The number of companies lobbying the U.S. government on tax inversions more than doubled in the quarter ended Sept. 30, as they sought to prevent Congress and the Obama administration from imposing new restrictions.
Novartis AG, SAP SE, and Eaton Corp Plc were among companies that began lobbying on inversions and related issues after July 1. They could be affected by limits preventing them from loading U.S. subsidiaries with deductible debt. Companies with pending inversion deals, including Medtronic Inc. and Mylan Inc., also lobbied on the issue.
The administration acted on Sept. 22, proposing rules that limited companies’ ability to use untaxed offshore profits if they undergo an inversion.
In the most recent quarter, 41 companies reported they lobbied on the issue, up from 16 in the previous quarter. They employed at least seven former members of Congress and former chiefs of staff to the chairman and top Republican on the Senate Finance Committee. The reports were due yesterday.
“The political rhetoric coming out of Congress and the administration on this issue has got many historic foreign companies concerned,” said Nancy McLernon, chief executive officer of the Organization for International Investment, a Washington-based group that represents foreign companies. “The collateral damage the proposals might have are getting some air time.”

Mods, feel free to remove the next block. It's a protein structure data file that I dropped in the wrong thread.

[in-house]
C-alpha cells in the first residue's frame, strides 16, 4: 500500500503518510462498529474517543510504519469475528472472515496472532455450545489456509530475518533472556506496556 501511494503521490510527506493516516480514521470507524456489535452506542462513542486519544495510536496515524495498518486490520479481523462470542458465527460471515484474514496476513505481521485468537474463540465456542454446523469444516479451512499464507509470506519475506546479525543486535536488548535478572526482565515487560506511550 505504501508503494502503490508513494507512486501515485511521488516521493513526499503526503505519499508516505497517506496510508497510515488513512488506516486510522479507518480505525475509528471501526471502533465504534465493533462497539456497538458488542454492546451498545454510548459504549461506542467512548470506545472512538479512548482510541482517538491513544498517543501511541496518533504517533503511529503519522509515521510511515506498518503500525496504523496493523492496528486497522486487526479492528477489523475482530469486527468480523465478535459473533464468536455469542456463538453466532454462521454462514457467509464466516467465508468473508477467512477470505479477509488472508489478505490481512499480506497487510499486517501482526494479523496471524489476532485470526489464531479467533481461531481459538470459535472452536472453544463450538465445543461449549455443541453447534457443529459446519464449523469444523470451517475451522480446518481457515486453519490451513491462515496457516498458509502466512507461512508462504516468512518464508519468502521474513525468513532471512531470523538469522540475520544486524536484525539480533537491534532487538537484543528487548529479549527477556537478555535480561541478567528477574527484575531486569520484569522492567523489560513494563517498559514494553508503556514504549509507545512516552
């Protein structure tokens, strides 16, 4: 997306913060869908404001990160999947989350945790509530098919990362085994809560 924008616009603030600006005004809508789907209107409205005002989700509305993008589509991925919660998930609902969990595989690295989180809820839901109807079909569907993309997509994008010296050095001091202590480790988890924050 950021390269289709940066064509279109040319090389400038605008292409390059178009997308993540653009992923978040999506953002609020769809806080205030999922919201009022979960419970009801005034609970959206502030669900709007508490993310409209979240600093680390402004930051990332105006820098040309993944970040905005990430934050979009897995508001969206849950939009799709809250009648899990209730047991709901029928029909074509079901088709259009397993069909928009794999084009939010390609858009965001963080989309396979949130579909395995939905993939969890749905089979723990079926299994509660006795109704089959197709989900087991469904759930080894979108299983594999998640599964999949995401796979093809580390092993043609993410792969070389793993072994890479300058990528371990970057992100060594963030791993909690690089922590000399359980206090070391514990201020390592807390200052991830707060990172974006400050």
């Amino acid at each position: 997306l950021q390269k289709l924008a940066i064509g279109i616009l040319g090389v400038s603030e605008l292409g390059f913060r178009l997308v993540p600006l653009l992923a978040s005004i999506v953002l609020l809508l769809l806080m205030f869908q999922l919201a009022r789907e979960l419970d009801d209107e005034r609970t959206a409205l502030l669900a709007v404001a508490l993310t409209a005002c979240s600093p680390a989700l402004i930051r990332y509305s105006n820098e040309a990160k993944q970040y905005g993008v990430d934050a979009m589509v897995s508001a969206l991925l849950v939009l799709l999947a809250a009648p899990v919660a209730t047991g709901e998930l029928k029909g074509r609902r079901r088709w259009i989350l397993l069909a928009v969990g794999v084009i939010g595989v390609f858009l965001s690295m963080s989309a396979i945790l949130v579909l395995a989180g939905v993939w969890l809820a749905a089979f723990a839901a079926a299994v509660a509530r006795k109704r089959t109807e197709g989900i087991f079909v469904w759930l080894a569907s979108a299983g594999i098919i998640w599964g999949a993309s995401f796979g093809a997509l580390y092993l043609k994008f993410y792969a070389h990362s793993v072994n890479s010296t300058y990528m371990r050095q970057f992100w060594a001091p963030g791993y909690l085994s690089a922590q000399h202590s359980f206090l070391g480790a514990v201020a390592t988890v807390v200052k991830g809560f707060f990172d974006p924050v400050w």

The quarter included a period when tax inversions moved from an obsession of merger advisers and tax policy experts to a political hot button that drew the attention of President Barack Obama and Treasury Secretary Jacob J. Lew.
In an inversion, a U.S.-based company changes its address to a foreign country and pays a lower tax rate, typically without relocating its executives or operations. Obama and Lew have said the practice is wrong and they’ve been urging changes.
U.S. companies have completed 14 inversions since the beginning of 2012, and seven companies have pending deals, including Chiquita Brands International Inc. and Steris Corp.
Congress remains deadlocked over the issue and even the Democratic-controlled Senate hasn’t voted on an Obama-backed plan to prevent companies from buying a smaller business and taking its foreign address in the process.
The new rules announced Sept. 22 led Medtronic to seek more expensive financing and unraveled three deals, including AbbVie Inc.’s planned purchase of Shire Plc, which would have been the largest inversion in U.S. history.
The administration is considering further rules to limit so-called earnings stripping, the post-inversion maneuvers companies can use to push profits out of the U.S.
Companies based overseas with significant operations in the U.S. are concerned about how any changes would affect them.
Those companies already face limits on interest deductions, McLernon said. Further changes, along with potential restrictions on government contracts, could penalize some companies that aren’t the intended targets, she said.
In most cases, the lobbying reports don’t specify how much money companies are spending on the inversions issue because the totals also include their efforts on unrelated matters.
The reports do show the lobbyists’ connections.
Former senators John Breaux, Trent Lott and Don Nickles are all lobbying for Medtronic, the Minneapolis-based medical device company.
Among former House members working on inversions are Bill Paxon and Vic Fazio, who are lobbying for Burger King Worldwide Inc., which is buying Tim Hortons Inc. and moving its tax address to Canada.